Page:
NOD Statement on the 29th Anniversary of the ADA
The National Organization on Disability was in its eighth year when the Americans With Disabilities Act became law in July 1990. The ADA gave new impetus to the disability movement and a fresh public awareness of the critical issue of the employment of people with disabilities. NOD has made that issue our singular focus.
When he signed the ADA into law, President George H.W. Bush delivered a purposeful message to corporate America saying, “You have in your hands the key to the success of this Act, for you can unlock a splendid resource of untapped human potential that, when freed, will enrich us all.”
This is the first time the nation celebrates an ADA anniversary without its original champion, President Bush, who we were proud to call NOD’s Honorary Chairman until his passing last November. We pause to remember and honor his remarkable legacy.
President Bush considers the ADA one of his crowning achievements, yet as he shared with our Chairman Tom Ridge in 2015, the ADA requires employers to give people with disabilities a chance. With few exceptions, U.S. employers are still not hiring larger numbers of people with disabilities than they did in 1990. We have yet to unlock that potential President Bush spoke of when signing the ADA 29 years ago.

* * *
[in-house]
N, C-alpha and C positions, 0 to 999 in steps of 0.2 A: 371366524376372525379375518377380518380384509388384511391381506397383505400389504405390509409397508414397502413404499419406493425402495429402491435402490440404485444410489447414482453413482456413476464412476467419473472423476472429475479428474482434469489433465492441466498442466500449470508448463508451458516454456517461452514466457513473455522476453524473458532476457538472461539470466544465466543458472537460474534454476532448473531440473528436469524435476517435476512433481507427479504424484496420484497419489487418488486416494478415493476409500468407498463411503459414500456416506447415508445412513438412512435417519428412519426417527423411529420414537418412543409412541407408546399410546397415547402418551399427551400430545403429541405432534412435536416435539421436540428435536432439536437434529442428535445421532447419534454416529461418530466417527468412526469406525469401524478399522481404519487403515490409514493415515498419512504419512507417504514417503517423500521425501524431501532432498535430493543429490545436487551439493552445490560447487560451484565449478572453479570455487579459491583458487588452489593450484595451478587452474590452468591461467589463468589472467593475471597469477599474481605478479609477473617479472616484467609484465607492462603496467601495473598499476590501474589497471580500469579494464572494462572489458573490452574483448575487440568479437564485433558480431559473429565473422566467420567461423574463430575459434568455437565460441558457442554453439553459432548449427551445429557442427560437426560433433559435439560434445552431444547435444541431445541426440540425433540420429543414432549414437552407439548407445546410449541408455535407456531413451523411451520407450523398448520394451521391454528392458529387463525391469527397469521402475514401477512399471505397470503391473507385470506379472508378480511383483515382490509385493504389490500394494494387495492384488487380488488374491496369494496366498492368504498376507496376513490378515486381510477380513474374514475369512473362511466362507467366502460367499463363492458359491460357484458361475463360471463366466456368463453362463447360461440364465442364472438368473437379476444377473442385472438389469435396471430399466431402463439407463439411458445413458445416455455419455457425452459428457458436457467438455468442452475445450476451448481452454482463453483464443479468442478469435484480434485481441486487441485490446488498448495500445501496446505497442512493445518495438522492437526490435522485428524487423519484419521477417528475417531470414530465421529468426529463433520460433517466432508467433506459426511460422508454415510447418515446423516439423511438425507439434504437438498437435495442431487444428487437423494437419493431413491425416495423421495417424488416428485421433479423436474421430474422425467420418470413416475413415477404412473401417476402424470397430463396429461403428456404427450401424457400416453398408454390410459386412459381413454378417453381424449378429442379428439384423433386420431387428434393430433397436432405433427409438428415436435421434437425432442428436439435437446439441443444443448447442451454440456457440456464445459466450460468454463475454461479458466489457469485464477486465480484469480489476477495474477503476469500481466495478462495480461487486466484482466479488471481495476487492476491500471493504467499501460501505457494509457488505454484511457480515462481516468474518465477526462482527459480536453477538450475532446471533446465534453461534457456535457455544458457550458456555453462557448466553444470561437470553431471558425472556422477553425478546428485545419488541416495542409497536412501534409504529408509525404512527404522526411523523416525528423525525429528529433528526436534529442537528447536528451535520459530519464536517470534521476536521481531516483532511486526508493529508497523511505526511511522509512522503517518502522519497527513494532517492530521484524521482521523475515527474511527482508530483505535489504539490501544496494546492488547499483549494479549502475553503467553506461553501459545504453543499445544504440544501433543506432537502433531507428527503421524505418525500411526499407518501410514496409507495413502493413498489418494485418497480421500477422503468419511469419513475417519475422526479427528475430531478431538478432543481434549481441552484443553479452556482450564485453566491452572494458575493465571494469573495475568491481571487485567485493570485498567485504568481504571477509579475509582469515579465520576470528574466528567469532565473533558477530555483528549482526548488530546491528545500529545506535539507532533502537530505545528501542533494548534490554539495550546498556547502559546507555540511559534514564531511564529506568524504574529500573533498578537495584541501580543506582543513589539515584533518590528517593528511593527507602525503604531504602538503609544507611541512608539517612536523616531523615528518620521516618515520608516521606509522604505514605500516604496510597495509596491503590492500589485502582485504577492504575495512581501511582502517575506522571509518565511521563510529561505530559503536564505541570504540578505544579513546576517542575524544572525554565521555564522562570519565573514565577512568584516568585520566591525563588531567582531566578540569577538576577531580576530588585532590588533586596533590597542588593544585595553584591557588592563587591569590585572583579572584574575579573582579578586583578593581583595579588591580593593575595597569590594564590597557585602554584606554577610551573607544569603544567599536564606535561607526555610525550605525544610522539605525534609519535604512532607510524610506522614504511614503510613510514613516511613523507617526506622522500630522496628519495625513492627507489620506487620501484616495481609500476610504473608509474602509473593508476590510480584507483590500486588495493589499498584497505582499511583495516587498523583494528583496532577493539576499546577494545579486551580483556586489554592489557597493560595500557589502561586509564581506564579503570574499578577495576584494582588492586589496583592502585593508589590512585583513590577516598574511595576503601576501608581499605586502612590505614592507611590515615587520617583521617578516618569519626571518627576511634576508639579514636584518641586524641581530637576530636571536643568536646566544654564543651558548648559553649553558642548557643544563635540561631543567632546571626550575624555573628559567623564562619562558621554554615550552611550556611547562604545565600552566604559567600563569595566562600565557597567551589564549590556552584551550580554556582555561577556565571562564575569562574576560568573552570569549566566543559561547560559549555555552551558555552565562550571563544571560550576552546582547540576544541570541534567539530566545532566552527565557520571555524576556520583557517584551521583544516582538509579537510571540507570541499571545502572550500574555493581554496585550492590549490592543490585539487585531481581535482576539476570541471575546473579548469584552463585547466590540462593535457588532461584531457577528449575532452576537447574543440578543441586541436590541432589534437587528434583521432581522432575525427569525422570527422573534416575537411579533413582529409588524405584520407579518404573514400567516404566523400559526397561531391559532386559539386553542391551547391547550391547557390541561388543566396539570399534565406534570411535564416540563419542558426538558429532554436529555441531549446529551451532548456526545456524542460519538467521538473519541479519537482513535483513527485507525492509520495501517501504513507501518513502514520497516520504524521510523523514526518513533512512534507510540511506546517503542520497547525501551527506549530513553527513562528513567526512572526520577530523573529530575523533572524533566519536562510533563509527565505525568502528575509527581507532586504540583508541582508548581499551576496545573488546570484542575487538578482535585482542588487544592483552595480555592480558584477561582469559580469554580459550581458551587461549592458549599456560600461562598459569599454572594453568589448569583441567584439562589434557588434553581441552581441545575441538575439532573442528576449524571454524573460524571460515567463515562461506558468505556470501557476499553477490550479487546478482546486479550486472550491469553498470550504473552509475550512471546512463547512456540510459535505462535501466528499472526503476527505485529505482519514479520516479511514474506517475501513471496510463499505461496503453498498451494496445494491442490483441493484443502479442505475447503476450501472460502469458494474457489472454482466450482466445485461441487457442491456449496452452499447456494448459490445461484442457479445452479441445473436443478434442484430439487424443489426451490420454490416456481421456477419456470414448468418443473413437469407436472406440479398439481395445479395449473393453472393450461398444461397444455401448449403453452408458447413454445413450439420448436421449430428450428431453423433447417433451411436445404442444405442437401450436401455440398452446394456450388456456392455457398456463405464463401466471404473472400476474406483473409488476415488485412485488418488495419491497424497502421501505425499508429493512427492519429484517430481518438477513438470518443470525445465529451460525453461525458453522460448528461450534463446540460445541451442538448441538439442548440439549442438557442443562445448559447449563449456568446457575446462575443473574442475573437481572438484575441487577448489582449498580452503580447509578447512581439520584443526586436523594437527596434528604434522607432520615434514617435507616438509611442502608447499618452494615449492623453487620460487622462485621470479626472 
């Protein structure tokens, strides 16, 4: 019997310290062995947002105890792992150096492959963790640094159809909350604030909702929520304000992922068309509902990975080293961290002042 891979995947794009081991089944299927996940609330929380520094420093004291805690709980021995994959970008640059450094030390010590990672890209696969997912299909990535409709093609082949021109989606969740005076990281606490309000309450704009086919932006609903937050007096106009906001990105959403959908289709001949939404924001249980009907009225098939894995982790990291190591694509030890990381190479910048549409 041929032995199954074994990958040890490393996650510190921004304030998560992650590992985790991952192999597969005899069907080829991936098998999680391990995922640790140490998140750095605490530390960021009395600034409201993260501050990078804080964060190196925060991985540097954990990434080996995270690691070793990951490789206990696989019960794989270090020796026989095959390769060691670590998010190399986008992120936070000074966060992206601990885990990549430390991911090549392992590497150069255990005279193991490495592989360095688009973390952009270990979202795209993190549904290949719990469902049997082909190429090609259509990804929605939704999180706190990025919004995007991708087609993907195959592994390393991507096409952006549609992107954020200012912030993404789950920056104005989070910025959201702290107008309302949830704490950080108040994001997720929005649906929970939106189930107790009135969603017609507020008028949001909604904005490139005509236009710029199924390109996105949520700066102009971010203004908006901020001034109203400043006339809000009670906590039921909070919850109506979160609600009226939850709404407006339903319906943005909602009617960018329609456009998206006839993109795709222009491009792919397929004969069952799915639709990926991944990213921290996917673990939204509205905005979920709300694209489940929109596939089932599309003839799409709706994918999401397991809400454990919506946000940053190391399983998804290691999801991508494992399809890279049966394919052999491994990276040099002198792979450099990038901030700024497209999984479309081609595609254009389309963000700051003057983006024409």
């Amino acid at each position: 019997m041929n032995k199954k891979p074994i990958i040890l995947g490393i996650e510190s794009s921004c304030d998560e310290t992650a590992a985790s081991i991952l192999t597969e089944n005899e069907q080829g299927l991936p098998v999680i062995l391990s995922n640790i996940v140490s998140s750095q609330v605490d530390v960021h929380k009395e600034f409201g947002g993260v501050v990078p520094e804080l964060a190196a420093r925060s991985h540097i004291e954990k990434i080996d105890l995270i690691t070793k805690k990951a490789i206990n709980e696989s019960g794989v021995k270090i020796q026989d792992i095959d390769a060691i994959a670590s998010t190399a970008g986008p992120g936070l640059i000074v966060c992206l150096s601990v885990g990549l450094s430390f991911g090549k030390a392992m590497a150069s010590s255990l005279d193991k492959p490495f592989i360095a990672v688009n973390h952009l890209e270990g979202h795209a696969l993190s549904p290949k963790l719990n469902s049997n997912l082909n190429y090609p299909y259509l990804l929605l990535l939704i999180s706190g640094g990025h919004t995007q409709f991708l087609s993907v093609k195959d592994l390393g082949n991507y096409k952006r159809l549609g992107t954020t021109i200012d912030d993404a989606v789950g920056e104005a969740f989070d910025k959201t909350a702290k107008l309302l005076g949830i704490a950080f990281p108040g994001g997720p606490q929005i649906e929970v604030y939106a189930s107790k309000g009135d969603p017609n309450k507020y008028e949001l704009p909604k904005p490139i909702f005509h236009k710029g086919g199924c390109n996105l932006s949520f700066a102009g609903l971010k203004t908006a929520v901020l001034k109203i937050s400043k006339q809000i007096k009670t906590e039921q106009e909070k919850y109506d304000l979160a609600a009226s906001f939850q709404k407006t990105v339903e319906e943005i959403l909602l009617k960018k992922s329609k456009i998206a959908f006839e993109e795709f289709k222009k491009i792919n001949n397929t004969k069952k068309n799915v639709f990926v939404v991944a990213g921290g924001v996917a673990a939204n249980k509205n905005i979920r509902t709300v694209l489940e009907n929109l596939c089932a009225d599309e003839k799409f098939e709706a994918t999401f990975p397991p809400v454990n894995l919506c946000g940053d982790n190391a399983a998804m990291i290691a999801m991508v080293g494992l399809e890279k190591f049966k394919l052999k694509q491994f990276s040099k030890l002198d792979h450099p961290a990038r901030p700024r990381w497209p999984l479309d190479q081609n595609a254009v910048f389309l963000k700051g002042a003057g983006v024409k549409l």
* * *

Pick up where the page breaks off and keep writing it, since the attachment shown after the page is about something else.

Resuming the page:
At NOD, we envision a future where employers will be rewarded by the high productivity, problem-solving abilities and diversity of thinking that people with disabilities bring to the workforce. On the day we commemorate the ADA, we are reminded of the reason we were created: To see to it that no ability is wasted, and that everyone has a full and equal chance to play a part in our national progress.